When Casper City Council decided to buy the Plains Furniture store about 18 months ago, members weren’t quite sure what to do with it.
What they were sure of, said Councilman Charlie Powell, was that a big plot of land was becoming available in the heart of downtown — an area the city had poured millions of dollars into improving.
It was adjacent to the site of the future David Street Station public plaza. A storage facility or warehouse could have spoiled the goal of a vibrant city center.
And there was a clock ticking.
“We were basically told the city has first opportunity to purchase this property,” Powell said. “If you don’t say yes within — I think it was about three weeks — this will be open to other people.”
So Council members pulled the trigger and purchased the building and adjoining lots, all located between Ash, Midwest and David streets, for $3 million in January 2016.
The footprint of Casper’s proposed downtown public plaza is growing.
Hasty real estate purchases carry risks. And when people acquire a new building, the last thing they generally want are surprises.
But the walls of the Plains building don’t appear to conceal black mold, dry rot or termites. There’s no indication that the foundation is sagging or that the basement was home to a meth lab.
Instead, the drab interior of the local big box store hid Casper’s municipal garage from 1921. Somehow, contractors simply built the furniture shop around the brick garage belonging to the historic fire station next door.
“Pop up some ceiling tiles, and lo and behold there’s still cornice, there’s still all the detailing,” architect Anthony Jacobsen told Council in October.
After purchasing the building, the city saw it as an obvious site for public parking as well as a way to help complete the public plaza.
The fire station next door is owned by Phil Schmidt, who restored the structure and converted it into offices. The city initially approached Schmidt about trading his building’s parking lot — located to the north and needed to build David Street Station — for another parking lot to the east. The parcels were both empty, both used for parking and both the same size. Schmidt was amenable to the deal. Easy.
But a wrinkle was introduced last fall when Schmidt discovered the garage extension was concealed within the Plains building and that it was in good shape and matched his existing property. The front of the fire station includes three carved archways, and there are two more of those archways on the facade of the garage.
Schmidt asked for a new deal last fall: Could the city trade him the garage in exchange for his parking lot?
At Council’s work session on Tuesday, Interim City Manager Liz Becher announced that such a swap was possible: The garage can be separated from the remainder of the Plains building without compromising the structural integrity of either structure.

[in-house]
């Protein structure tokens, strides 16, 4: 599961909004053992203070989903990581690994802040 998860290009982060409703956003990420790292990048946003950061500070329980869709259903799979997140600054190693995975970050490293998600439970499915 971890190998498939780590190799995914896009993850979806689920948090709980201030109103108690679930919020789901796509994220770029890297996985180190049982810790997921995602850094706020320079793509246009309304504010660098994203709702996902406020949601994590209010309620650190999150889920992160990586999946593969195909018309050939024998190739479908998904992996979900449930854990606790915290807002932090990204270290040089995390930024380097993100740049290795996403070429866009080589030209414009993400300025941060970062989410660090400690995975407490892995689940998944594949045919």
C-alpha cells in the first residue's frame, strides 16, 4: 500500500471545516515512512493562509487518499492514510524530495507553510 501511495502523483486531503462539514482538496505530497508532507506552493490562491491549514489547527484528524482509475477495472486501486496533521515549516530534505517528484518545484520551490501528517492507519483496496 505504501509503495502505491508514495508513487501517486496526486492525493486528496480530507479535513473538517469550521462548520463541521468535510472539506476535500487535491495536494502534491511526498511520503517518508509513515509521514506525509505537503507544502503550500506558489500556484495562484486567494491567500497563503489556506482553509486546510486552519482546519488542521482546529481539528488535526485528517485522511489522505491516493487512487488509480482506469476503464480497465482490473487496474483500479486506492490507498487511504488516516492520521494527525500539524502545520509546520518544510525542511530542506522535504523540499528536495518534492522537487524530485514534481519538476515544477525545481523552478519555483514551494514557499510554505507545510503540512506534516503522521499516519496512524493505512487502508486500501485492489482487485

But it won’t be quite so easy as the initial agreement.
Schmidt’s parking lot and the historic garage don’t have the same appraised value. And, to get to the garage, someone — either Schmidt or the city — will have to demolish part of the hulking Plains structure.
And either patch up the hole or demolish the entire building. And spend thousands of dollars to address the asbestos used in the floor, ceiling roof and pipe insulation.
(A historic photo of the fire station site shows that a store called “Asbestos Headquarters” was located next door.)
Council agreed to forge on, and the city has begun formal negotiations with Schmidt.
His parking lot is worth $52,000, whereas the historic garage is valued at $68,000 — but removing the asbestos will cost $25,000.
Powell was slightly baffled by the appraisal, given that the historic garage appeared to be only slightly more valuable than an empty parking lot.
In order for the city to conduct a land swap, as opposed to sale that would be open to the highest bidder, the values must match.
“If we make the trade, we’ll have to make up the difference,” City Attorney Bill Luben said.
That can be done through one party adding cash to the transaction.
Council also seemed to be leaning toward demolishing the Plains building once the sale is done rather than sealing it up. Becher said people have already sought to break into the building, and boarding up one side of the building after ripping it off would make that more of a risk.
“Sealing up that building — we would be the prime offenders of urban blight,” said Councilman Chris Walsh. “That’s not even an option in my mind.”
There is still not a cost estimate for the demolition because of questions over how much it will cost to remove and dispose of the asbestos, Becher said.
But Council seemed in generally good spirits about the progress being made on both addressing one of the city’s larger unused properties in the city core and transferring a historic structure into the hands of someone who will fix it up.
“It’s going to be beautiful when it’s all done,” Powell said.